Saturday, April 10, 2010

The CFTC and OTC Derivatives: The Importance of Political Competence

During her tenure as CFTC chair, Brooksley Born was tenacious in making the argument that OTC derivatives came under the CFTC’s jurisdiction.  The argument she made is plausible though it has never been fully tested in court.  It is not clear how the courts would have handled this issue.

Simply put, the CFTC has exclusive jurisdiction over commodity futures and options contracts.  The Commodity Exchange Act has a very broad definition of the word “commodity” which means that intangibles, such as interest rates, are commodities for the purposes of the CEA (though, amusingly, there is a specific exclusion of onions from the definition).  There is, however, no definition in the CEA of a futures contract.

The swap market developed in the 1980s with this legal uncertainty.  If some swaps were commodity options, then they fell under the jurisdiction of the CFTC and were not legally permissible unless the CFTC had granted an exemption from the exchange trading requirement of the CEA.  More seriously, if other swaps were deemed to be futures contracts, then they were illegal and unenforceable contracts.  The CFTC did not then have the authority to grant an exemption from the exchange trading requirement for futures contracts.

Because of these concerns, the CEA had been amended, and by the time the PWG was looking at this issue before the CFTC issued its concept release on OTC derivatives, the CFTC had been given authority to exempt many OTC derivatives from most of the provisions of the CEA.  The CFTC under Wendy Gramm (wife of the Senator) had granted broad exemptions from the CEA.  The important point here is that this made it clear that the contracts were legal and enforceable, that is, “legal certainty.”   The CFTC in granting the exemptions did not make a determination that the contracts fell under its jurisdiction; what it was in effect saying was that if these contracts were subject to the CEA, they were nevertheless legal and enforceable contracts.

There was an exception to the broad exemptive authority that the CFTC had been given and that the CFTC had used.  The CFTC could not grant exemptions from the provisions of the CEA implementing the Shad-Johnson Accord.  This meant that OTC contracts that were futures contracts on equity and other non-exempt securities were illegal and the CFTC did not have the authority to make them legal by granting exemptions.

The concern was that if the CFTC claimed that it had authority over OTC derivatives then a subset of these contracts was in its view illegal.  For example, the legality of total return swaps would have been put into question.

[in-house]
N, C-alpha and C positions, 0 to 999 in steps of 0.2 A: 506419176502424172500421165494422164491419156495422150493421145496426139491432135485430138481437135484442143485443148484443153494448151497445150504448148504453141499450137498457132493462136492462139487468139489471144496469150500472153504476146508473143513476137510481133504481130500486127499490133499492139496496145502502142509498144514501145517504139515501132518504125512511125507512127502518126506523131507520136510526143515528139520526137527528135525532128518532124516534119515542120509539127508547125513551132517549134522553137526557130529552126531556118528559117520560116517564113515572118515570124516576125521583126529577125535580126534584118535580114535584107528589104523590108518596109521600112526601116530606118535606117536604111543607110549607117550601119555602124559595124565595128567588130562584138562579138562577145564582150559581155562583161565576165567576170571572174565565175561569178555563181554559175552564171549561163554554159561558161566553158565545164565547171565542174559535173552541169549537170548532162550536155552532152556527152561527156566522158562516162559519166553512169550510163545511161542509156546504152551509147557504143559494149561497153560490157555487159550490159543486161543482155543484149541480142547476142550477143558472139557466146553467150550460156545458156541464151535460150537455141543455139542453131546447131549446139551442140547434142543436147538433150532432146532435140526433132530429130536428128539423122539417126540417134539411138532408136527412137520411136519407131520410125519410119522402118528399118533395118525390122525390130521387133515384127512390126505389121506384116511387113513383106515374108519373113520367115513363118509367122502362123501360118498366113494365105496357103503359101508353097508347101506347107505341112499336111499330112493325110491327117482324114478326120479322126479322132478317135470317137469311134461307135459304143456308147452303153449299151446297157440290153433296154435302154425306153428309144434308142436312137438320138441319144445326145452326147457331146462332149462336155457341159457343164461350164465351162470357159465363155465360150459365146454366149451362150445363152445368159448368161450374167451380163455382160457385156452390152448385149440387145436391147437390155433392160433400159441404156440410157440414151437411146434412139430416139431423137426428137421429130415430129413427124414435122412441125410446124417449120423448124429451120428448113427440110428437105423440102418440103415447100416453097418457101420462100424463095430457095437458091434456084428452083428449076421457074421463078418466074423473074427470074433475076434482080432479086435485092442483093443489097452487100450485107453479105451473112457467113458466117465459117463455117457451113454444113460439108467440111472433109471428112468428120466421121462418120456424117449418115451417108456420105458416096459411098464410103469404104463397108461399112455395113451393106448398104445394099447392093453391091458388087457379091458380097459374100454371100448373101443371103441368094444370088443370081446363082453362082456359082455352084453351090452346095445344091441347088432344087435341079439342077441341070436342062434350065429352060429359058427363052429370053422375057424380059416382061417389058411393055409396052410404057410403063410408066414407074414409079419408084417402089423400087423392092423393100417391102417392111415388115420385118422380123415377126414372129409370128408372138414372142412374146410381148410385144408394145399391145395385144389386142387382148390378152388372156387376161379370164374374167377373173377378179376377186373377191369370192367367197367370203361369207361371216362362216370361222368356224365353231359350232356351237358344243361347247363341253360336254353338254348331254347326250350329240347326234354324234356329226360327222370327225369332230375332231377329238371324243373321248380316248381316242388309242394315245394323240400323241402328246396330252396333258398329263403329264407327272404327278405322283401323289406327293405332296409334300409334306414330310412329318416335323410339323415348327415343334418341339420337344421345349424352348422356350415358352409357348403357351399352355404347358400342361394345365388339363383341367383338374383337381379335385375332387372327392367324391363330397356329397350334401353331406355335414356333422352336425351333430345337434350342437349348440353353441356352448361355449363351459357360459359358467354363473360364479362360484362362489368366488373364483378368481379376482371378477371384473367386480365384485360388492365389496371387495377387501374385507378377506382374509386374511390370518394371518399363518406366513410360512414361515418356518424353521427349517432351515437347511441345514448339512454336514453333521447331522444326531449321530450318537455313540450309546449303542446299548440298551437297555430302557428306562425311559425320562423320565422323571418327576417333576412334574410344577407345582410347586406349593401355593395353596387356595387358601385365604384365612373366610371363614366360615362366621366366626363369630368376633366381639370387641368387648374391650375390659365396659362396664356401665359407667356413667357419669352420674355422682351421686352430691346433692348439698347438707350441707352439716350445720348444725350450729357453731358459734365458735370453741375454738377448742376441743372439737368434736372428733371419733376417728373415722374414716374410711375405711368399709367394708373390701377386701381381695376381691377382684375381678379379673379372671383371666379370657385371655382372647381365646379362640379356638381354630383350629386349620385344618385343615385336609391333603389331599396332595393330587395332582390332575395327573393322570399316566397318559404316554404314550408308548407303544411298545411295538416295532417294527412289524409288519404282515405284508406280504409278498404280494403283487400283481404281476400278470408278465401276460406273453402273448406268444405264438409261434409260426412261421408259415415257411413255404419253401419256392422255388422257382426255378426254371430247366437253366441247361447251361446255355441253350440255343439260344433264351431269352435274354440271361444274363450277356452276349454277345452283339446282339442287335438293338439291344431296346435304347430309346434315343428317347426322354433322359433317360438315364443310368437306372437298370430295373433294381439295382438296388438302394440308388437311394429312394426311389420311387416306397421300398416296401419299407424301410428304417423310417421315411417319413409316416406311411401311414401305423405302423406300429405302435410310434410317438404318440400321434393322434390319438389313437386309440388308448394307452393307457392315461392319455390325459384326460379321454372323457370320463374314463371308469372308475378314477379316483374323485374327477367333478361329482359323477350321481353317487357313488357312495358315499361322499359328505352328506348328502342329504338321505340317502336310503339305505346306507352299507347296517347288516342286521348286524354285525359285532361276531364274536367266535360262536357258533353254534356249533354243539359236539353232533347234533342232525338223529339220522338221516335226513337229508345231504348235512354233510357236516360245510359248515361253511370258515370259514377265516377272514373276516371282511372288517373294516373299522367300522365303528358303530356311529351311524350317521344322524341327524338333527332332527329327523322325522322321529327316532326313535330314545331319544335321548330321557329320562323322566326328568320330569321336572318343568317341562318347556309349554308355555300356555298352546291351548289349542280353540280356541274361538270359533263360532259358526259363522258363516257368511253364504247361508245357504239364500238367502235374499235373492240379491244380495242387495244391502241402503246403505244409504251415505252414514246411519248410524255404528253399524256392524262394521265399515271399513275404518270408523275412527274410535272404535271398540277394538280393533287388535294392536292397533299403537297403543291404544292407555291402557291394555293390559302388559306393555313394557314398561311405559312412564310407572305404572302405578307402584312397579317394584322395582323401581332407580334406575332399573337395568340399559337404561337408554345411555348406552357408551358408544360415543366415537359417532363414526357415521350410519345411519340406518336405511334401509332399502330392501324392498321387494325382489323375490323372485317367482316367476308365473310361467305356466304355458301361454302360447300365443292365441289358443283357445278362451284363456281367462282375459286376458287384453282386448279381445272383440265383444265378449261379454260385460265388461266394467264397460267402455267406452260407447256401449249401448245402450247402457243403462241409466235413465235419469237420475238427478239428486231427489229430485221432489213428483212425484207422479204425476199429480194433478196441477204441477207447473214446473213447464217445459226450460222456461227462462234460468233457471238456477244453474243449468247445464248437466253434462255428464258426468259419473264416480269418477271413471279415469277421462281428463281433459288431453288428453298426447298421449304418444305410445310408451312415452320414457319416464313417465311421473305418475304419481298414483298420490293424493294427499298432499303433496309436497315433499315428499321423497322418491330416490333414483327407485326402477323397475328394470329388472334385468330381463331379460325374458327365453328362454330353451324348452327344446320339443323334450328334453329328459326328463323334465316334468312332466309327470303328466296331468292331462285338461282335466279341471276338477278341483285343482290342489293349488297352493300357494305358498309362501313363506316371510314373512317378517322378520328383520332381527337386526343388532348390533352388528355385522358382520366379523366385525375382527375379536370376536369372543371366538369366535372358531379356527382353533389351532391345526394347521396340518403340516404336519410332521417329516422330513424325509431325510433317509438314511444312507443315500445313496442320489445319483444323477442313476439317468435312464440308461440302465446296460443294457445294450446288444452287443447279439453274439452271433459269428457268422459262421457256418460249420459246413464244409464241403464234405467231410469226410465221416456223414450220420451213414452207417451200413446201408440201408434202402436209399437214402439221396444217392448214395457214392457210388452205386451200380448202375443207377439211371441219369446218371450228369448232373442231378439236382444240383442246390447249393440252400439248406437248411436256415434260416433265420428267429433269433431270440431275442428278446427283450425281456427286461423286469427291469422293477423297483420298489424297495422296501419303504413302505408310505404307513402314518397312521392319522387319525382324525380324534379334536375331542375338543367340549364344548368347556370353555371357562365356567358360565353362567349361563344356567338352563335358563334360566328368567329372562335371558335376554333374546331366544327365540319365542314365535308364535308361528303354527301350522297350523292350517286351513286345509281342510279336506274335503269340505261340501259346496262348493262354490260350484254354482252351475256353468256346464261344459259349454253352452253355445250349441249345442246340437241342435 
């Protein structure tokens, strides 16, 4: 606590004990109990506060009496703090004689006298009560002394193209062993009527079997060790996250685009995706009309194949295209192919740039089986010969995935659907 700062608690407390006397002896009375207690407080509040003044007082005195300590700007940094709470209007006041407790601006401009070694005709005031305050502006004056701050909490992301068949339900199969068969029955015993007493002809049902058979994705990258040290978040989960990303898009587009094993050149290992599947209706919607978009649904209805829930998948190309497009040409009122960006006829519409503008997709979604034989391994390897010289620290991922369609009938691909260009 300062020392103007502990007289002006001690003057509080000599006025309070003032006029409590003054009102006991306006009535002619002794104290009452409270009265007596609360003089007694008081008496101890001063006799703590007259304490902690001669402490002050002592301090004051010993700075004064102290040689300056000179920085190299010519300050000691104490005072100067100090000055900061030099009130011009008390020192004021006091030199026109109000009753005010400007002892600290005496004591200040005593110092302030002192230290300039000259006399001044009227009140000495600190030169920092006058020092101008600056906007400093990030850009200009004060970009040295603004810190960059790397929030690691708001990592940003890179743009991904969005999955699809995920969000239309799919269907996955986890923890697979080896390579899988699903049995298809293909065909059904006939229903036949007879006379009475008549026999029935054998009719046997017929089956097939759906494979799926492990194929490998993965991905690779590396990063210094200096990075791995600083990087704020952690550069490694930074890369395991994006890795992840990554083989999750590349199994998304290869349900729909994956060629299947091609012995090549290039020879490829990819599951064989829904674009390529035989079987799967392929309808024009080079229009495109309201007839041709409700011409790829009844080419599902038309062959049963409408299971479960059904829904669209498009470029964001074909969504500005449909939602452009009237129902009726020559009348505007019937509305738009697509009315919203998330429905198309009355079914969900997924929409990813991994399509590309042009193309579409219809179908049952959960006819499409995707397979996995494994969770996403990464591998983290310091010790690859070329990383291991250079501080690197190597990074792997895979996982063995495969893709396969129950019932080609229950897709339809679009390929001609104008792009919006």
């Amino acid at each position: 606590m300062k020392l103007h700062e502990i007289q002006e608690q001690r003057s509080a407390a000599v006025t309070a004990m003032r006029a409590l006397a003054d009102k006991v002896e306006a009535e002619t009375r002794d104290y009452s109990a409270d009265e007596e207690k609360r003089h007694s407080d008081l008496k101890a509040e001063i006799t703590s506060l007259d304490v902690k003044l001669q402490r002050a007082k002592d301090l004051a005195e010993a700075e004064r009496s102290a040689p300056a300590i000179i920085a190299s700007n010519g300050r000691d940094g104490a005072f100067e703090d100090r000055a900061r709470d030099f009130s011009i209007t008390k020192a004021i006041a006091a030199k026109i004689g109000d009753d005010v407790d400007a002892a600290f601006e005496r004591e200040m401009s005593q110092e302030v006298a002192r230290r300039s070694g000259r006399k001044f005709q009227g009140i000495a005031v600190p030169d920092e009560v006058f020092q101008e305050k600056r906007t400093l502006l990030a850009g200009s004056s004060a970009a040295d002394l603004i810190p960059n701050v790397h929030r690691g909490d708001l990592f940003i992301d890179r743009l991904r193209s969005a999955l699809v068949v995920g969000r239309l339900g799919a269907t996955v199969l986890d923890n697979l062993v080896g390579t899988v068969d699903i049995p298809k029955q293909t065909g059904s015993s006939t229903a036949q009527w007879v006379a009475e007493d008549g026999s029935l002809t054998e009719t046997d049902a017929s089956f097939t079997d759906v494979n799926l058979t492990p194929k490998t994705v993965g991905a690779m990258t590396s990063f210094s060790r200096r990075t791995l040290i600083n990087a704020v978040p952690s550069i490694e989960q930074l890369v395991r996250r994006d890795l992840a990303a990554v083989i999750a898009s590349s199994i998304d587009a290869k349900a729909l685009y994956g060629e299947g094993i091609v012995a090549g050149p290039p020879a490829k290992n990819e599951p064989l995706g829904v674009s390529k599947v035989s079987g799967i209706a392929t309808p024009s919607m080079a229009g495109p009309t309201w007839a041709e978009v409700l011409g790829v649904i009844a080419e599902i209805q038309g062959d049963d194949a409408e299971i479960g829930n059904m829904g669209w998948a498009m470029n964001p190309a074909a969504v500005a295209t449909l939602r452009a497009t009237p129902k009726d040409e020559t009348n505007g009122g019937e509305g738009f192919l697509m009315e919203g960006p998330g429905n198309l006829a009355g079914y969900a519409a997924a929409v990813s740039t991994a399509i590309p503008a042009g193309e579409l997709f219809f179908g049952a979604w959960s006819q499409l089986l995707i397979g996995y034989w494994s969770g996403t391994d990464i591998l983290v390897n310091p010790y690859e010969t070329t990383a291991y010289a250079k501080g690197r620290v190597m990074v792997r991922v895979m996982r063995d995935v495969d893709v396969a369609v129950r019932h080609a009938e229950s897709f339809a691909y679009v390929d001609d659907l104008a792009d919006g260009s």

Defenders of Brooksley Born, who are many now that problems with credit default swaps are generally assumed at least to have worsened the financial crisis (whether or not they were a cause in the first instance), point out that when the CFTC issued its concept release there was no adverse market reaction. They also criticized Rubin, Levitt, and Greenspan for promptly putting out a statement that they disagreed with the CFTC’s action and for getting Congress to enact a statutory provision forbidding the CFTC from doing anything more in this area.

These criticisms miss the point, whether or not one thinks OTC derivatives should have been subject to more regulation, as Rubin did, or had faith in the discipline of the market (Greenspan’s position).  Consider how the market might have reacted if the President’s Working Group had put out a statement saying they supported the CFTC in issuing its concept release.  The legal uncertainty than would have been much greater.  The reason for issuing the Rubin, Levitt, Greenspan statement was to provide reassurance to the market in order to prevent an adverse reaction to what the CFTC had done.

Rubin had proposed to Born that, instead of the CFTC asking questions about the need for regulation of the OTC derivatives market, the President’s Working Group on Financial Markets issue the questions.  Born point blank refused this suggestion, thus pushing Rubin into Greenspan’s camp, much to the relief of ISDA and other Wall Street groups lobbying on this issue.  They knew they had a problem with Rubin.

Brooksley Born was so sure she was right in her legal position that she could not compromise in face of the practical and political realities.  While, not to make too fine a point about it, she has been proven right and Greenspan wrong about the dangers of the OTC derivatives market, Greenspan was the better politician.  History might have been different if Born had agreed to Rubin’s suggestion.

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